If it is determined in step 1510 that the patron is a potential high roller, the patron will receive special treatment according to some implementations of the invention. For example, a special greeting and/or special service may be extended to the patron and to the patron's companion(s), if any. (Step 1515.)

Additional measures may be taken, including but not limited to the devotion of relatively more resources in attempts to identify the patron. If the patron can be identified (at least preliminarily), more information may be determined about the patron according to public or private databases. Some such methods are described in detail below.

In the example illustrated in FIG. 14, patron 1466 a has been identified as a potential high roller. Therefore, patron 1466 a and companion 1468 a will receive a special greeting, e.g., from valet personnel 1434 and/or bell staff 1472. Valet personnel 1434, operators 1445 (and/or devices involved in performing step 1510) may communicate with bell staff 1472 and/or hotel desk staff 1473 to facilitate this process. Moreover, if patron 1466 a and companion 1468 a will be staying in the hotel of gaming establishment 1400 (only the lobby 1402 of which is shown in FIG. 14), bell staff 1472 and/or hotel desk staff 1473 may take care of check-in for patron 1466 a and companion 1468 a, escort them directly to their room, etc.

In step 1520, at least some data are gathered with regard to a patron, even if there is little or no reason to assume that the patron is a high roller. For example, image data may be acquired from one or more of cameras 1432. Some level of facial recognition analysis may be performed. If one or more of RFID readers 1444 detects an RFID tag, the “tag read” may be analyzed to see if there is a correspondence with a known individual. For example, a patron may possess some type of device that bears an RFID tag identifying the patron. The device may be, for example, a player loyalty and/or player tracking device such as a “smart card.” If the patron can be identified as a member of the gaming establishment 1400's player loyalty and/or player tracking program, the patron may be identified. In some implementations, step 1520 may be performed prior to or during step 1515 if, for example, an RFID-enabled player tracking card (or another RFID tag that identifies the patron) is detected as the patron is arriving. In such instances, a patron may be greeted by name.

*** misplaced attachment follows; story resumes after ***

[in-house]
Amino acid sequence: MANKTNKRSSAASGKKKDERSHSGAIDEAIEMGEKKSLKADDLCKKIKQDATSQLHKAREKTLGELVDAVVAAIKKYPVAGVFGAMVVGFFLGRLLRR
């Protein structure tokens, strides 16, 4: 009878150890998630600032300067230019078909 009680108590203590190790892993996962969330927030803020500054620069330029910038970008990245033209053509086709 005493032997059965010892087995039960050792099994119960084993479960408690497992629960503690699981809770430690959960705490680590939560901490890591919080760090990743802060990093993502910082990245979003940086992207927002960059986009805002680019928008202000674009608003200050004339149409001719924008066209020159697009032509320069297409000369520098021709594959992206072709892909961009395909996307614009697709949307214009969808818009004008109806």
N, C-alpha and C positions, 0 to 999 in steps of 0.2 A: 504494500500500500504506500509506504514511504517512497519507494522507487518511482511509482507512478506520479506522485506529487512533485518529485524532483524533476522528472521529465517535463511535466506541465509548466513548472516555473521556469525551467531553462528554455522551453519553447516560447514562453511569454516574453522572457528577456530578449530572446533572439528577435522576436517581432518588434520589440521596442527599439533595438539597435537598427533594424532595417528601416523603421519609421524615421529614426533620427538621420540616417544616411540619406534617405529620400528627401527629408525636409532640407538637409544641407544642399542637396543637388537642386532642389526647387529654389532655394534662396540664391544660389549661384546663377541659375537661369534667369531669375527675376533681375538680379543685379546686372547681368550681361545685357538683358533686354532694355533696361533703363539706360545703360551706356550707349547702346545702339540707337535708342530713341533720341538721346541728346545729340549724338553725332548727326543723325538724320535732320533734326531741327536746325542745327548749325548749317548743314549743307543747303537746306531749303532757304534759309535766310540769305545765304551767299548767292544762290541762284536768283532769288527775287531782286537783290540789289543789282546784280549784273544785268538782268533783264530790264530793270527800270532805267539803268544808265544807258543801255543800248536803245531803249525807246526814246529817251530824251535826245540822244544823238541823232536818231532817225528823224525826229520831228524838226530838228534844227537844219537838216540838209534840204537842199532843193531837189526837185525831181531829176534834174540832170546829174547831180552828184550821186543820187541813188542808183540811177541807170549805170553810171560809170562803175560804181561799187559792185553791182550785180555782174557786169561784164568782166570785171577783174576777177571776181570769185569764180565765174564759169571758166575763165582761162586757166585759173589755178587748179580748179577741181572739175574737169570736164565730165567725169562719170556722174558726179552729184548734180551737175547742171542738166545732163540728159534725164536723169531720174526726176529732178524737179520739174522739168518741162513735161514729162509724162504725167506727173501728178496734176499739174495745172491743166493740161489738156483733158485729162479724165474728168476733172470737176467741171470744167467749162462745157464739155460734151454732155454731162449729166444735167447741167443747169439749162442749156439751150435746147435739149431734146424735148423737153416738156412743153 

If a patron is positively identified in step 1525, the process continues to step 1535. If not, an identification code of some type is associated with the patron. (Step 1530.) In this way, even if a patron is not a member of the gaming establishment's player loyalty/player tracking program and/or prefers not to be identified by name, data regarding the patron may be gathered and stored. Such a process may be referred to herein as “anonymous player tracking” or the like.

Many patrons prefer to be anonymous. The present invention allows players to remain un-identified by name, yet still allows a gaming establishment to identify patrons of interest, gather data regarding them and differentiate the treatment of patrons accordingly.

For an unidentified patron having no detected RFID tag, an ID code may simply be associated with image data, facial recognition data, voice data and/or other biometric data. If a patron has an RFID tag that cannot be identified, the tag read data may be used as the ID code or associated with another ID code that is assigned by gaming establishment 1400. Any such RFID tag may be used to identify and locate a patron within a network of RFID readers 1444. However, some implementations of the invention allow a patron to “opt out” of this type of program.